Prepared the orange cream cheese buttercream by mixing all ingredients in a bowl.

Place the first cake layer on the place/board/cake stand you want to serve the final cake on. Spread an even layer of the orange buttercream over the top of the cake making sure it reaches the edges of the cake. Place the next cake layer on top and repeat. If you want to, fill in any holes and smooth out any bumps in the sides of the cake with any extra buttercream. Place the cake in the fridge to firm up while you make the fudge buttercream.

For the chocolate fudge buttercream, use an electric whisk to cream the butter for 4 mins. You want a really fluffy consistency, I promise the time is worth it. If you don’t have an electric whisk, go at it with a wooden spoon.

Sift in the icing sugar and coco powder. Add in the cream cheese, hot water, vanilla extract and salt. Mix everything to combine.

Chop up the chocolate and melt it. I give the chocolate 15 second bursts in the microwave, stirring in between so it doesn’t burn. When this happens, the chocolate goes lumpy 😦 .

Pour the melted chocolate into the butter cream and beat everything together for another 2/3 mins. This whips air into the buttercream, giving it the chocolate mousse like melt in the mouth ting.

Remove the cake from the fridge and cover the whole thing in buttercream.

Now, eat the cake.

Caitlin xxx

Apricot Streuselkuchen

Cakes

Hi Joe

This is for our Grandparents, the most generous people I know.

I keep a lot of the letters Oma and Grandad write me. Some of these letters make me cry, it’s actually happened quite a few times now. Haha it’s becoming a trend. They don’t make me cry in a bad way. I’m not sure why this happens, I think it’s what happens when you feel a particular kind of love in your heart. I have a couple different stacks of the letters, in different draws and different rooms spread between Oxford and Glasgow. Do you keep the letters they send you?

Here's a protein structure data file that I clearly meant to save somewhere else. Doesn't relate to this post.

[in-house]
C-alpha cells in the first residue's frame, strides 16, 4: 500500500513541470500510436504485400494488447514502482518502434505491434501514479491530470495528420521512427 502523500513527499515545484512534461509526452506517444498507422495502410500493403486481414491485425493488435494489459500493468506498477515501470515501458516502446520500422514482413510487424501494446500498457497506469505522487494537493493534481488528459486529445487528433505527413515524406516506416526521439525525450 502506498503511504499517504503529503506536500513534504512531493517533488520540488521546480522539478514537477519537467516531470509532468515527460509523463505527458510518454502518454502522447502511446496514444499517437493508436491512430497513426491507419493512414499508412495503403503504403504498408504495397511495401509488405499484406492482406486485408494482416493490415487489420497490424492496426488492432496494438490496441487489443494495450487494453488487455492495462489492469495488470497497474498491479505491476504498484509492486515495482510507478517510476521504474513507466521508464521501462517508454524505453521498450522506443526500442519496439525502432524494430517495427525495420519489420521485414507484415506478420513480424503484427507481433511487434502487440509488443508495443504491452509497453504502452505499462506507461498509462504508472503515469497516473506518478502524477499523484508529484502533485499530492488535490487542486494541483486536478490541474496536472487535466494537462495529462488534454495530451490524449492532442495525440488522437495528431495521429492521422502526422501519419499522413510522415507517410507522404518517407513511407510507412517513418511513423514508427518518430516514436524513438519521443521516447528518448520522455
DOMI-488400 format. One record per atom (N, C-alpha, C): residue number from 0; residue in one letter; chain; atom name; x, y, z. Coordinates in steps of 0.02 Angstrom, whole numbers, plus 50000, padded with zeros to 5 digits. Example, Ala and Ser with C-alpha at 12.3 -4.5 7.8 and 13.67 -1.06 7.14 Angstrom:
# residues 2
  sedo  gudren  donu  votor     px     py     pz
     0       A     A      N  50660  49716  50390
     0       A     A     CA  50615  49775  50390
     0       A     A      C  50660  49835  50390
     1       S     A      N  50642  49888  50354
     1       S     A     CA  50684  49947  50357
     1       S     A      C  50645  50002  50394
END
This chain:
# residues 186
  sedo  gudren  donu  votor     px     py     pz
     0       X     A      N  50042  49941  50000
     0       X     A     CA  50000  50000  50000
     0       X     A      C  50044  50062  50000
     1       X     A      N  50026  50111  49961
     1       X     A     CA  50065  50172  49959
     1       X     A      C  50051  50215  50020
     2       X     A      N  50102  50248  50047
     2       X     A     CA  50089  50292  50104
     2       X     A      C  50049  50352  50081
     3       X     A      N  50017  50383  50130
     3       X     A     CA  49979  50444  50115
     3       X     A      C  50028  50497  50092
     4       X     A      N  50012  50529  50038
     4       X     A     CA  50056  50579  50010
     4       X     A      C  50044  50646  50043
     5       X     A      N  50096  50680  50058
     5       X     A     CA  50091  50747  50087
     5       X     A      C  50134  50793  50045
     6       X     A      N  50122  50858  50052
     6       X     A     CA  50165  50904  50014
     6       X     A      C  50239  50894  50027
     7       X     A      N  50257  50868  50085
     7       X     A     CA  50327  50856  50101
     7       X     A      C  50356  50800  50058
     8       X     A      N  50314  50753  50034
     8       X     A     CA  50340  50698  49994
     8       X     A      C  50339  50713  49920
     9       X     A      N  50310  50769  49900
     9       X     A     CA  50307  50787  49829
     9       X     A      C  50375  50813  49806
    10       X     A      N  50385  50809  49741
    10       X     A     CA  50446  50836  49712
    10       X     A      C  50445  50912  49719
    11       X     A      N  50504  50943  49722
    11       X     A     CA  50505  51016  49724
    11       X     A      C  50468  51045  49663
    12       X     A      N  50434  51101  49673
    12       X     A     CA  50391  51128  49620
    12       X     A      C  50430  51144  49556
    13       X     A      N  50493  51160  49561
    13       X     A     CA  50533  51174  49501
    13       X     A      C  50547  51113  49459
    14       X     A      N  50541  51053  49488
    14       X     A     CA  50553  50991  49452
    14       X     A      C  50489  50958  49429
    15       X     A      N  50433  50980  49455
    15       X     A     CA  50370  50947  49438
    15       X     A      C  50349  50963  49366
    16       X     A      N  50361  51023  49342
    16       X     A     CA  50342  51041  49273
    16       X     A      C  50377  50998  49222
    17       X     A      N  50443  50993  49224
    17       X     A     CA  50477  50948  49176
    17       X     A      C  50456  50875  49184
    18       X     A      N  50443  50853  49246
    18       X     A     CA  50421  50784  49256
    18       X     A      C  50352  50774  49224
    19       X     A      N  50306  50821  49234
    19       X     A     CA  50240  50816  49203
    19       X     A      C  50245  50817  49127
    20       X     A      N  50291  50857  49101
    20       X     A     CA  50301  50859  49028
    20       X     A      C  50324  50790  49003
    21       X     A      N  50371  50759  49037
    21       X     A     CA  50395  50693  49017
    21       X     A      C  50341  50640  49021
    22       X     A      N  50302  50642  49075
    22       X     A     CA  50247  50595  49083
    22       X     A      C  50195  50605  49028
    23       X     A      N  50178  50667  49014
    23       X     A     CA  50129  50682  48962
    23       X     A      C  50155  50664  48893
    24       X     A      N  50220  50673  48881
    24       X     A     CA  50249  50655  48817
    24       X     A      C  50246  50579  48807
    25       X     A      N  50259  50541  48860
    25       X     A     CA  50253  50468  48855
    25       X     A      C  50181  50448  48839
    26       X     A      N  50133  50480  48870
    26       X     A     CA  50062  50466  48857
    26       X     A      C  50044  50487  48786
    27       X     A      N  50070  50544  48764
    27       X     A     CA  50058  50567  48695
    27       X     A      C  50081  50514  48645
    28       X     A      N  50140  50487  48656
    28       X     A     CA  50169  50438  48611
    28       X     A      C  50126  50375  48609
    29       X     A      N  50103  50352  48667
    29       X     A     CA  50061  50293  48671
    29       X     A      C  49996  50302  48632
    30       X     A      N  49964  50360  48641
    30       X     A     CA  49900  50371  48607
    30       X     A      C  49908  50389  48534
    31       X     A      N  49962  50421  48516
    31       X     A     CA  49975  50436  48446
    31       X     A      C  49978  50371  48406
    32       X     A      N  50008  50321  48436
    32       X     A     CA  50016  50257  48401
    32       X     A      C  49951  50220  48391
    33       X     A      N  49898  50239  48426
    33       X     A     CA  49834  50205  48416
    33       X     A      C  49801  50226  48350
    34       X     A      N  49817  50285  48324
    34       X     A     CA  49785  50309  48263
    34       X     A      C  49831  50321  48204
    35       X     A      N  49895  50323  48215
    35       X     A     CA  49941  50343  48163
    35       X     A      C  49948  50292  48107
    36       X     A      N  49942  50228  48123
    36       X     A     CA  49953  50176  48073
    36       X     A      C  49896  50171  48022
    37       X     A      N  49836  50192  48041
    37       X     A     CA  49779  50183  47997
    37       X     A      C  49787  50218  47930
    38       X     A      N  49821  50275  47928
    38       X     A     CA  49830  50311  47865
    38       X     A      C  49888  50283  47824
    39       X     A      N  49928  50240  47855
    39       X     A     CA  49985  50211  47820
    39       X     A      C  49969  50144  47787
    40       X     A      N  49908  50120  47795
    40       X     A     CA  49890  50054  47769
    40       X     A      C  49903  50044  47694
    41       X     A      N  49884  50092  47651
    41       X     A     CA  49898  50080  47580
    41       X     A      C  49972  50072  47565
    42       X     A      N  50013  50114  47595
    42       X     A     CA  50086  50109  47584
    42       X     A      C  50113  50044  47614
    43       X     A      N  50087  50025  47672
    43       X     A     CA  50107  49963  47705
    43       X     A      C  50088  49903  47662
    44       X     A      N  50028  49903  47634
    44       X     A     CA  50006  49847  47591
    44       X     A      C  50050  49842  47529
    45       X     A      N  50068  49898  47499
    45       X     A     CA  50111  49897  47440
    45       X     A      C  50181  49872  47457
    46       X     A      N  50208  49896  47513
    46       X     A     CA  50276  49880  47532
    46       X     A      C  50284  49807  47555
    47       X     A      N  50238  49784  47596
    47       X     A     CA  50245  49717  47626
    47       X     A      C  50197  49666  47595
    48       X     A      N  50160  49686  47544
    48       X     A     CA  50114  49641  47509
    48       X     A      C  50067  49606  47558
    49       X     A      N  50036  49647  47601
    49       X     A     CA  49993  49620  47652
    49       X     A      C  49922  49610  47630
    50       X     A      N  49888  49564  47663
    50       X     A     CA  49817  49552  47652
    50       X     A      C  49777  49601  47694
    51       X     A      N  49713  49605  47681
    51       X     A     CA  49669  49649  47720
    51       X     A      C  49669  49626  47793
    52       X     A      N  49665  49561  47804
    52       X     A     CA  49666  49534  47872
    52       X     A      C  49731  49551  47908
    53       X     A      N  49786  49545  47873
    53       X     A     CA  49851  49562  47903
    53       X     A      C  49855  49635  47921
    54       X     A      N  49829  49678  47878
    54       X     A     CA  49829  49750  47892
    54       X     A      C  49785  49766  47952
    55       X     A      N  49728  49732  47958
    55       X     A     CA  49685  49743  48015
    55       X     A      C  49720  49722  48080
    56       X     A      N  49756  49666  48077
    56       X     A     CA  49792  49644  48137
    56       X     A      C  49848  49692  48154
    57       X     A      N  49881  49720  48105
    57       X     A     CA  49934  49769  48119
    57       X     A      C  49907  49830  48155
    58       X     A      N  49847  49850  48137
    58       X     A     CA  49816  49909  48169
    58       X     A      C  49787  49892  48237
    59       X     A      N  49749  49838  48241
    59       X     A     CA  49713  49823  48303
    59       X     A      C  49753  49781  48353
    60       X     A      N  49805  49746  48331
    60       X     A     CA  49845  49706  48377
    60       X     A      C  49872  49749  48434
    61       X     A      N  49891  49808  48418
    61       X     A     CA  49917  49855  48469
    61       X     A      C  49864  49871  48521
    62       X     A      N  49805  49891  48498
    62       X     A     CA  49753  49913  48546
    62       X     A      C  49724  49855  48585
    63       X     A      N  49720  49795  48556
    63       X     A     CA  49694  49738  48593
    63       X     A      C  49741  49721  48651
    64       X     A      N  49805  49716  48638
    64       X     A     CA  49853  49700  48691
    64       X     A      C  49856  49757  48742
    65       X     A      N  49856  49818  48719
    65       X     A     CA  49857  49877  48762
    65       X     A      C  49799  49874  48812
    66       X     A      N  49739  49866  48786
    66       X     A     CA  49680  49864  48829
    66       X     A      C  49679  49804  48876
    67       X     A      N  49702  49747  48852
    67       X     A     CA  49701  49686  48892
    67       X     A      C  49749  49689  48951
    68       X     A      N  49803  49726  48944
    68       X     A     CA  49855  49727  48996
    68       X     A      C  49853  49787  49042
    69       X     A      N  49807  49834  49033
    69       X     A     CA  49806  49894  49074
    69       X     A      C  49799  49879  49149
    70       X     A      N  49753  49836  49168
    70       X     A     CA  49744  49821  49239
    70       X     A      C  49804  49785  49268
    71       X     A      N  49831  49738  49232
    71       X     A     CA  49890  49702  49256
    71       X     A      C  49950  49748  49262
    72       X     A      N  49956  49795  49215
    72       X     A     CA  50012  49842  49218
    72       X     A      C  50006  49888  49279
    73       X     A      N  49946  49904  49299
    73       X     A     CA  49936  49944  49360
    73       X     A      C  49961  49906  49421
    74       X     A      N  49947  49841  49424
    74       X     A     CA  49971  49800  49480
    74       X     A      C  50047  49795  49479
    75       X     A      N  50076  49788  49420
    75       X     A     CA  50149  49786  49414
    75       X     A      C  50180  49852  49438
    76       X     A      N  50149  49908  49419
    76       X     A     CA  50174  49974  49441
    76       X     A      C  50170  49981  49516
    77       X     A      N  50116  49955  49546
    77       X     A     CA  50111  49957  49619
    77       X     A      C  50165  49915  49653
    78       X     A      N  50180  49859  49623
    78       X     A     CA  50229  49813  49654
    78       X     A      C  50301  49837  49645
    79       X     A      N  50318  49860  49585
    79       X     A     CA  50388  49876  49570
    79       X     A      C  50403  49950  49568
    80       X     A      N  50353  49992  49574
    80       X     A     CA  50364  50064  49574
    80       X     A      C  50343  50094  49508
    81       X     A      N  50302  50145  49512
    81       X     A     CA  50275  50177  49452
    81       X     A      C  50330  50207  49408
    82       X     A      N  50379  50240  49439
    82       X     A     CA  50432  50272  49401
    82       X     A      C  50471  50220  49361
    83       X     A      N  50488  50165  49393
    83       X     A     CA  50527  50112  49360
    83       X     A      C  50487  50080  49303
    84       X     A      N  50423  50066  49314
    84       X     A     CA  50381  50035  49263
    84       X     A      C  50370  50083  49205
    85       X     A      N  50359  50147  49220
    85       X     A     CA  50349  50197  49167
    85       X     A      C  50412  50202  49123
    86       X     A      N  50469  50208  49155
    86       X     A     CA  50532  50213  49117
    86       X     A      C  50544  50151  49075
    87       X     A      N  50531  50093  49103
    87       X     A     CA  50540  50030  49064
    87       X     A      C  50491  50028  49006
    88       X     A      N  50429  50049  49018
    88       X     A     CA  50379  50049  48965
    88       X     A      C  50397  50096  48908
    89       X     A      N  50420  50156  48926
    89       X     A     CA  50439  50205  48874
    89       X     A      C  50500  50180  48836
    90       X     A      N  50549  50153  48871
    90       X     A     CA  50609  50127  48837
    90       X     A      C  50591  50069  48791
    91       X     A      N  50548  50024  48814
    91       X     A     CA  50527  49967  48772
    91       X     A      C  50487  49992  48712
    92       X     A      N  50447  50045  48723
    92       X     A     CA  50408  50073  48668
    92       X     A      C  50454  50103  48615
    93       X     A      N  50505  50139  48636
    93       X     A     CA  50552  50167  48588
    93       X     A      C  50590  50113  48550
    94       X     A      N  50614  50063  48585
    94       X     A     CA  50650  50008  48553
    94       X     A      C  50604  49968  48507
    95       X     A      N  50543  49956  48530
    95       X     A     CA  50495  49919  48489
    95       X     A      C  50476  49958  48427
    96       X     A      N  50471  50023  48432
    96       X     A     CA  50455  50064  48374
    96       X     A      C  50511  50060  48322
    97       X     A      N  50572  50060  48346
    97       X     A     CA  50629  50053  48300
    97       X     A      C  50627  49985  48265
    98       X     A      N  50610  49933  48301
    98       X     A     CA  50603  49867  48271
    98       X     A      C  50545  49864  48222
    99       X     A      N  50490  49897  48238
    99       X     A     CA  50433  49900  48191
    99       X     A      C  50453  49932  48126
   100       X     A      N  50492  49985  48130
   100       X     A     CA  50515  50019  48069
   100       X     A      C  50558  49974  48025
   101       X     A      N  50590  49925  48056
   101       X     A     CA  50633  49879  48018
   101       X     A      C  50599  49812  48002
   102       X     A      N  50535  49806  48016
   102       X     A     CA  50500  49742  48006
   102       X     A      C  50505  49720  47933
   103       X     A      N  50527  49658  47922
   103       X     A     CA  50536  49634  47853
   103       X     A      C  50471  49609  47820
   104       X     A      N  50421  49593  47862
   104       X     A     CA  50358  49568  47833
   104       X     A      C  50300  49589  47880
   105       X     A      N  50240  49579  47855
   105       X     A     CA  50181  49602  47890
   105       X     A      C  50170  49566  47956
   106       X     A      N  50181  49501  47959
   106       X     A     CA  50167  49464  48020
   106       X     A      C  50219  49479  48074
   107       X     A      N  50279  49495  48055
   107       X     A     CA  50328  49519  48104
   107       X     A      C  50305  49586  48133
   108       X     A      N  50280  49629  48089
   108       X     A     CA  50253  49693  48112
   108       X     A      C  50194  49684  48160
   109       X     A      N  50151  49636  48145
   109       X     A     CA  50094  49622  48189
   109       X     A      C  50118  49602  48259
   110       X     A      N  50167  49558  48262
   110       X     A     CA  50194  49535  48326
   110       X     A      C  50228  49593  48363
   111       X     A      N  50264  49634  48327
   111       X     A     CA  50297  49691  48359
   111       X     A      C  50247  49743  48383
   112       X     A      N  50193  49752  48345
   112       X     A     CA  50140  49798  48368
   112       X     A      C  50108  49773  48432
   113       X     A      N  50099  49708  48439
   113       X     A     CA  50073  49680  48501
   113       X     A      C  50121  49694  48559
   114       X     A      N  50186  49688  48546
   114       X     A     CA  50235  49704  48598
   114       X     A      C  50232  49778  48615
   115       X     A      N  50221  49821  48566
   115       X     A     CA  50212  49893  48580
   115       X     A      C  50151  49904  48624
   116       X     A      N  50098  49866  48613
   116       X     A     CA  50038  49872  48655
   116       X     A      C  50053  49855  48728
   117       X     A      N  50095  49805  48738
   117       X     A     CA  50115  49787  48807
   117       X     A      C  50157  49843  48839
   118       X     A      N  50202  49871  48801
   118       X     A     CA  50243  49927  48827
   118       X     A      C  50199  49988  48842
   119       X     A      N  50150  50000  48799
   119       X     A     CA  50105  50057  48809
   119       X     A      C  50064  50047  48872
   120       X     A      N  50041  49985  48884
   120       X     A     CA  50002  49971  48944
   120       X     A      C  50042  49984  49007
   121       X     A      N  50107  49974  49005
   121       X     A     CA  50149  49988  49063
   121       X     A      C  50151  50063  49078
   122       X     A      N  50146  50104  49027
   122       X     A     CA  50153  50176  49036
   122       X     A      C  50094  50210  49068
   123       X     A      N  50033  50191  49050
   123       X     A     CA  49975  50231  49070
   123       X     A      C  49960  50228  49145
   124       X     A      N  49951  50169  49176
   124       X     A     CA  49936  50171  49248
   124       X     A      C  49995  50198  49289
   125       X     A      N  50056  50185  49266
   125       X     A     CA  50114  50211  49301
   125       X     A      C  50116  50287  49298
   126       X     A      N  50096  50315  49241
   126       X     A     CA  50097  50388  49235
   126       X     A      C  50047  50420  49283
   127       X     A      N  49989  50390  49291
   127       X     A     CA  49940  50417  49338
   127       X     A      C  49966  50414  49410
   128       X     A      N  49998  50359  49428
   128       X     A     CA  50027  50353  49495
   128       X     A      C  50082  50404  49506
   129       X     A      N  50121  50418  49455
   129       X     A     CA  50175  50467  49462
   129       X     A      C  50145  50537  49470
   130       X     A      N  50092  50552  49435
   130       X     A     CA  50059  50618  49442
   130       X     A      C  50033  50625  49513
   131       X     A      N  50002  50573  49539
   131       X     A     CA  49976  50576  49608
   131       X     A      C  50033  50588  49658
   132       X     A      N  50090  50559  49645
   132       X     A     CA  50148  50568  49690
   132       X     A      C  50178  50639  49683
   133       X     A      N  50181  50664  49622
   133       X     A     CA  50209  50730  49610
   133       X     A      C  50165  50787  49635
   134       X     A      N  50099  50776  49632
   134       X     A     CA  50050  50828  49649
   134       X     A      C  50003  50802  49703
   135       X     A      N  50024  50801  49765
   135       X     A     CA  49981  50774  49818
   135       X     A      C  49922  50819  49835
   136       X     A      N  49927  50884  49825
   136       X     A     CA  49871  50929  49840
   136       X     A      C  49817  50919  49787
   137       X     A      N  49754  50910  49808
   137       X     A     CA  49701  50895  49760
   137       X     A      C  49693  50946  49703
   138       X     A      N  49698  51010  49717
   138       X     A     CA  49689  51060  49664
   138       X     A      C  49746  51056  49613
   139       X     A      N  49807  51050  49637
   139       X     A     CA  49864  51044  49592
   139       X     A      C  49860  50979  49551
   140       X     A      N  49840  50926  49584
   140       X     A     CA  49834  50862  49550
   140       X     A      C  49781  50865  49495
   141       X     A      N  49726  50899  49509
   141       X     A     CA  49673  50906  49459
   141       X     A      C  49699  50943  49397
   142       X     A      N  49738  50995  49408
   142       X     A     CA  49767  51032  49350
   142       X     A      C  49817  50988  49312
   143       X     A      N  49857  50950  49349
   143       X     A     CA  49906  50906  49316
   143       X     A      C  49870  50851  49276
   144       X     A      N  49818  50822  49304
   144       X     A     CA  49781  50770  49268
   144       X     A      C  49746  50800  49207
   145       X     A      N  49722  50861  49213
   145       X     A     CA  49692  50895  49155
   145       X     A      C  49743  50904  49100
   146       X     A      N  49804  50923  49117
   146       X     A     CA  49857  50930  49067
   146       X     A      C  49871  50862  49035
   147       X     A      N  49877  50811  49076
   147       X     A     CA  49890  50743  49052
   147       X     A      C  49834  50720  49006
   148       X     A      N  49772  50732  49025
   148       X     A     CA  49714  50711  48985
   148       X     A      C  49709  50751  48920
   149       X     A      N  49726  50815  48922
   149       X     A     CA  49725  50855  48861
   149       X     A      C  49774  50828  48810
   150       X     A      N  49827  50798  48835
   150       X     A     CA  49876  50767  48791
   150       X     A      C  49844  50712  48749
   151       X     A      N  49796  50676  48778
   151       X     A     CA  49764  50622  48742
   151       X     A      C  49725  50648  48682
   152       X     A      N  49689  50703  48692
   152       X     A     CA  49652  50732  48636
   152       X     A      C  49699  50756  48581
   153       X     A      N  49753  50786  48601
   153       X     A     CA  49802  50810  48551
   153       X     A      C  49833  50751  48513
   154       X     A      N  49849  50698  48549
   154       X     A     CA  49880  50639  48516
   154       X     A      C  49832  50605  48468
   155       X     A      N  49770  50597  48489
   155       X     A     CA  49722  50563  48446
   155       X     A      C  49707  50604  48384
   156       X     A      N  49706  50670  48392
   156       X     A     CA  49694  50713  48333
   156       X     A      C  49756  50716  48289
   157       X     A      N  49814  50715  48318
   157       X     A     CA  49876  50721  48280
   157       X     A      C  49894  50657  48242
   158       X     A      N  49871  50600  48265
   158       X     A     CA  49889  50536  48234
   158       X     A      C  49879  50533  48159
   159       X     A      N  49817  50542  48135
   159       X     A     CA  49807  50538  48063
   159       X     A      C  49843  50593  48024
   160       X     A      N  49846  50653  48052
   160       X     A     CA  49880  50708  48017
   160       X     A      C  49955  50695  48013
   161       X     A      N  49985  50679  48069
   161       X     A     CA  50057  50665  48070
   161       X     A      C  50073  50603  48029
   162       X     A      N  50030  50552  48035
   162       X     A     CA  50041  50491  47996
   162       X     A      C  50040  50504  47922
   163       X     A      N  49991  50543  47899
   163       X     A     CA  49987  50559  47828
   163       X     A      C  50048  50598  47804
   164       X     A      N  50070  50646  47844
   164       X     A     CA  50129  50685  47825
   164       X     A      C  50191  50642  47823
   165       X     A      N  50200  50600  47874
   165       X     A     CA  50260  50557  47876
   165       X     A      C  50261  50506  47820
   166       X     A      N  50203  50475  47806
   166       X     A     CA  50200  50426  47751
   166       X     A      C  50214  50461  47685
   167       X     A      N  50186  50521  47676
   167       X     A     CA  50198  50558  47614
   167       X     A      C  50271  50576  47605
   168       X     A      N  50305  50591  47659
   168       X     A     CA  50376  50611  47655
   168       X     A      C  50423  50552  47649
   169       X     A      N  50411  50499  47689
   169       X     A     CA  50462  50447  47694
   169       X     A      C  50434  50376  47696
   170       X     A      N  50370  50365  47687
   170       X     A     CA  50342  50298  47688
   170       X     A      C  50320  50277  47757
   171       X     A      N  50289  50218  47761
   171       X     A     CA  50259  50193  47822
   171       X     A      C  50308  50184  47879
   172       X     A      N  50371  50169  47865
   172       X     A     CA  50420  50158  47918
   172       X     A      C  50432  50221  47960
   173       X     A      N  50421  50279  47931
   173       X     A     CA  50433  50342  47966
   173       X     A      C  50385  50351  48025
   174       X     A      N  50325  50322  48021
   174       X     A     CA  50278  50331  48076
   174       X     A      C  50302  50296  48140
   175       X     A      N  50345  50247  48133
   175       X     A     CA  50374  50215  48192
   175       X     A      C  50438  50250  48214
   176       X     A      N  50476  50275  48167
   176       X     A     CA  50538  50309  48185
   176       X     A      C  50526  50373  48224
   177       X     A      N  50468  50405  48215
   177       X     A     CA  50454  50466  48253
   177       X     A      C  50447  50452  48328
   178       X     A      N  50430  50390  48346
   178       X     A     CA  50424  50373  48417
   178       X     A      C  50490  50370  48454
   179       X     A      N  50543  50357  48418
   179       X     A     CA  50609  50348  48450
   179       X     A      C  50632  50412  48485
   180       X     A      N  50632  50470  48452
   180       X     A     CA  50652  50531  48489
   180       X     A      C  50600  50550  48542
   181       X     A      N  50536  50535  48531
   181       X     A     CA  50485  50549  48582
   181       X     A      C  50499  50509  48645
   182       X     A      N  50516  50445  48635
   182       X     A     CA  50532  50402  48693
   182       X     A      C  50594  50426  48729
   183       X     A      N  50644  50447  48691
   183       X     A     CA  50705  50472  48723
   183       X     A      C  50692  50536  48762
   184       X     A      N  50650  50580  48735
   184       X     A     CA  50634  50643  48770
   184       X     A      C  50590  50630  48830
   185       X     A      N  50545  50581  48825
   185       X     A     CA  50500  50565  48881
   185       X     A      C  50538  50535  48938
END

I asked Oma to send me her recipe for Streuslekuchen, the stuff she always had about 3 boxes of stashed in the freezer just in case there was ever a…Streuslekuch shortage…? Haha can you image! What would become of the world. I got a letter a few days later of the recipe handwritten, in true Oma style.

If your name isn’t Joe and you don’t know what Streuselkuchen is – it’s a German vanilla sponge cake topped with a cinnamon sugar crumble. Cake-like but falls somewhere in-between the biscuit and cake category. It’s not the most jazzy thing in the world but you’re world will be brighter with it. You’ll eat one slice and then eat lots more in quick succession. My lil addition of apricot jam, was because we had apricot jam in the fridge. Feel free to leave it out.

Ingredients

For the StreuselDepending on the size of your tin, you may end up with extra. Stick it in the freezer to use another day. Or um eat it?

  • 200g flour – I’ve made it with plain and self raising, there isn’t too much difference here
  • 125g sugar
  • 1/2 tsp cinnamon
  • 125g butter – fridge cold and cubed

For the Kuchen.

  • 1/2 tsp salt
  • 500g self raising flour
  • 200g butter – softened
  • 200g sugar
  • 1/2 tsp vanilla extract
  • 2 eggs
  • 250ml milk
  • Apricot jam – a couple of tablespoons if you want to use
  • Icing sugar to serve – 2 ish tablespoons. This bit is v important. Oma never made Streuselkuchen without a thick powdering of icing sugar, it doesn’t taste the same without

Method

Pre heat the oven to 190 / 170 fan. Grease and line a shallow 20 x 25 cm tin. A 20cm square tin will work just as well. This is a forgiving cake, so work with what you have.

Make the streusel. Put the flour, sugar, cinnamon and cubed (cold) butter in a bowl. Using your finger tips rub the butter into the flour mixture. You are looking for a rough texture, with smaller and lager bits of crumble. Put the bowl in the freezer or the fridge while you make the cake.

For the cake, measure out the flour, add the salt and set aside.

In a large bowl, cream together the butter, sugar and vanilla until lighter in colour and fluffed up around the sides of the bowl. I use electric beaters but a wooden spoon will do it.